Refugee returns to former Yugoslav Republic of Macedonia remain slow
GENEVA, 16 Oct., (UNHCR) - In a reflection of slow progress in the peace process, the rate of refugee returns from Kosovo to the Former Yugoslav Republic of Macedonia (FYROM) remains very slow at less than 100 persons a day, the U.N. refugee agency reported Tuesday.
The agency emphasized, however, that more than 57,000 refugees have returned to their homes since late June. Furthermore, the agency said initial results from a review of the caseload in Kosovo show that less than 25,000 FYROM refugees remain outside the country.
Another 53,700 persons, 60 percent of them ethnic Macedonians, are internally displaced, according to figures released by the [former Yugoslav Republic of] Macedonian Red Cross.
In an continuing effort to help build confidence in the Aug. 13 peace agreement, the refugee agency last week began a new, twice-a-day roundtrip bus service from Kumanovo north-east of the capital of Skopje to the nearby towns of Lopate, Opae, and Lipkovo.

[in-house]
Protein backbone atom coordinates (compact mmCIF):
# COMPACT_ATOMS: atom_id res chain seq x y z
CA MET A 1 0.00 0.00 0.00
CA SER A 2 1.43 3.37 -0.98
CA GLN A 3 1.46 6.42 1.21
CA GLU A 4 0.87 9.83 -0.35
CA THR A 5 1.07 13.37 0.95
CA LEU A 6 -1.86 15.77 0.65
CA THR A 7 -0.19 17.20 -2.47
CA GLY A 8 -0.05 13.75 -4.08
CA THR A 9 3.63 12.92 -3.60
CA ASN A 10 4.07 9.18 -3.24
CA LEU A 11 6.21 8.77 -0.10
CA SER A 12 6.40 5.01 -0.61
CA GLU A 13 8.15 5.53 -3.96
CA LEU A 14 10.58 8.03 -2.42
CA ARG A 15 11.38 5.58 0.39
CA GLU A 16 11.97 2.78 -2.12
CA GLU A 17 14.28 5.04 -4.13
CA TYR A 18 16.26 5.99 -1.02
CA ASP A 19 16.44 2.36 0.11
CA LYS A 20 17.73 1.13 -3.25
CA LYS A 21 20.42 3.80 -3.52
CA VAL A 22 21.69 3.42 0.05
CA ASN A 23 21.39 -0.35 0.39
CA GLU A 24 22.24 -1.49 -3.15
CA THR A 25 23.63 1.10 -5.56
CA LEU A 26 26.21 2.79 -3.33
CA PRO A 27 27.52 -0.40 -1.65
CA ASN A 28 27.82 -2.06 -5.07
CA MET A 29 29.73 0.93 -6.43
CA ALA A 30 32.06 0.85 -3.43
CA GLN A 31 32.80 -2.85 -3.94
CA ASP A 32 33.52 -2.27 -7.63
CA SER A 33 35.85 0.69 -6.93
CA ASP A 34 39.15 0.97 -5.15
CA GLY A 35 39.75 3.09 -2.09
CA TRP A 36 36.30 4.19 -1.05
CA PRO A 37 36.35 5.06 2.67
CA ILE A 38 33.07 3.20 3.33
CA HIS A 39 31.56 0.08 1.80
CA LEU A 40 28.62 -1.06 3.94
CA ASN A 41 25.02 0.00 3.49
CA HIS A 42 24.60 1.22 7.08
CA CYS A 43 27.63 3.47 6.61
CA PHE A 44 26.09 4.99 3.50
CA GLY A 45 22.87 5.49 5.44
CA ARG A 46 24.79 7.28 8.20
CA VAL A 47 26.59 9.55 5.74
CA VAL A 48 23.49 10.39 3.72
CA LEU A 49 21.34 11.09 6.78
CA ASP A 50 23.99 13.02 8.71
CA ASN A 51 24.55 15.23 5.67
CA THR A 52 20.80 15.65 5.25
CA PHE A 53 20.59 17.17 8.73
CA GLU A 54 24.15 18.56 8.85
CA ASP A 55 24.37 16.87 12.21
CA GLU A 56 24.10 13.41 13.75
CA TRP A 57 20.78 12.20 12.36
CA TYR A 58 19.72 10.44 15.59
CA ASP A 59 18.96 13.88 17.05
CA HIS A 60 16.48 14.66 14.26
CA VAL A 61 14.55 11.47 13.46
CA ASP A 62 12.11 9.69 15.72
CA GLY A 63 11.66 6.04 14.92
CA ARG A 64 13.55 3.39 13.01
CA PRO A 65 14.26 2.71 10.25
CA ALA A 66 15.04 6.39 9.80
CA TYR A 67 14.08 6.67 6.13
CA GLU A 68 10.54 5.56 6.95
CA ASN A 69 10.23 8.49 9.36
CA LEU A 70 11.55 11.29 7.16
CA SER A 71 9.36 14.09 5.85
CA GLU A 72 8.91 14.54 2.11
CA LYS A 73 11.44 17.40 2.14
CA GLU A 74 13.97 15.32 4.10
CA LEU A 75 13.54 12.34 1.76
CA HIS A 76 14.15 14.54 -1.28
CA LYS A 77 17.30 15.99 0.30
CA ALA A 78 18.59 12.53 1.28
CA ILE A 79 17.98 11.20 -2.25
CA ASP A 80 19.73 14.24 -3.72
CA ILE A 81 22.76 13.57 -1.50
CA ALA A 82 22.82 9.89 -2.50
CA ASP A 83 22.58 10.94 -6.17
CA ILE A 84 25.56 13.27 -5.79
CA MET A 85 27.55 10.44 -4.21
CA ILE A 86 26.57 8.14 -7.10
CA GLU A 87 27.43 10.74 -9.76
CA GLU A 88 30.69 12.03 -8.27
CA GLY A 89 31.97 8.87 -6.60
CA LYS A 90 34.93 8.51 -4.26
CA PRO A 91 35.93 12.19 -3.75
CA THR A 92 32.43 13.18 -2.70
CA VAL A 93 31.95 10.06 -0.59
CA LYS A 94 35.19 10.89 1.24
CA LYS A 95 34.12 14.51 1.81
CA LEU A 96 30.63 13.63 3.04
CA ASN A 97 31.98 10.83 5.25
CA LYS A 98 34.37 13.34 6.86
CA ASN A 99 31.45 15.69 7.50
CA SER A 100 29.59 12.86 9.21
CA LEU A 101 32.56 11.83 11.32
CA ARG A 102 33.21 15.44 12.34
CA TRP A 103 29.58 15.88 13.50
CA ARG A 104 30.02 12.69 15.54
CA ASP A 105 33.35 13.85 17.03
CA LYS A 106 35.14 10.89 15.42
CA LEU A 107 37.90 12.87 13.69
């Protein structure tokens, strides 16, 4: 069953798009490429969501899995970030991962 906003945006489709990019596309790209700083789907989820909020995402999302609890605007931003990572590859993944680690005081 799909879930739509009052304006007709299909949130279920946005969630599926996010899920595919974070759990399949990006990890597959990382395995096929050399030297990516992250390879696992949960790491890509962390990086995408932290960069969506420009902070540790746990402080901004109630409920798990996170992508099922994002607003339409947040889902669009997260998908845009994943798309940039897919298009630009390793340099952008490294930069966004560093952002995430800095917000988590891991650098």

The agency said the purpose of the new service is to transport ethnic Macedonians and ethnic Albanians to visit their homes in the towns of the region. The new service follows the success of a similar bus line established to transport both communities across ethnic lines and checkpoints in the troubled Tetovo region of northern FYROM.
UNHCR also said Tuesday it had begun transporting water over the weekend to the village of Ljuboten, 10 kilometres north of the capital. About 1,300 of the village's 2,600 residents have returned to their homes since the village was abandoned in early August.
"The water supply in Ljuboten is generally poor and wells are now dry," a statement said.
The relief organization added it was considering repairing the village's water supply system under its 'quick impact' project programme. On Monday UNHCR sent Ljuboten three truckloads of relief packages containing mattresses, plastic sheeting, hygienic kits and tools.
An additional seven trucks of relief supplies were sent Monday to Radusa, just outside Skopje, the agency said. About 2,100 residents out of a pre-war population of 2,700 have returned to their homes in the village, the agency said.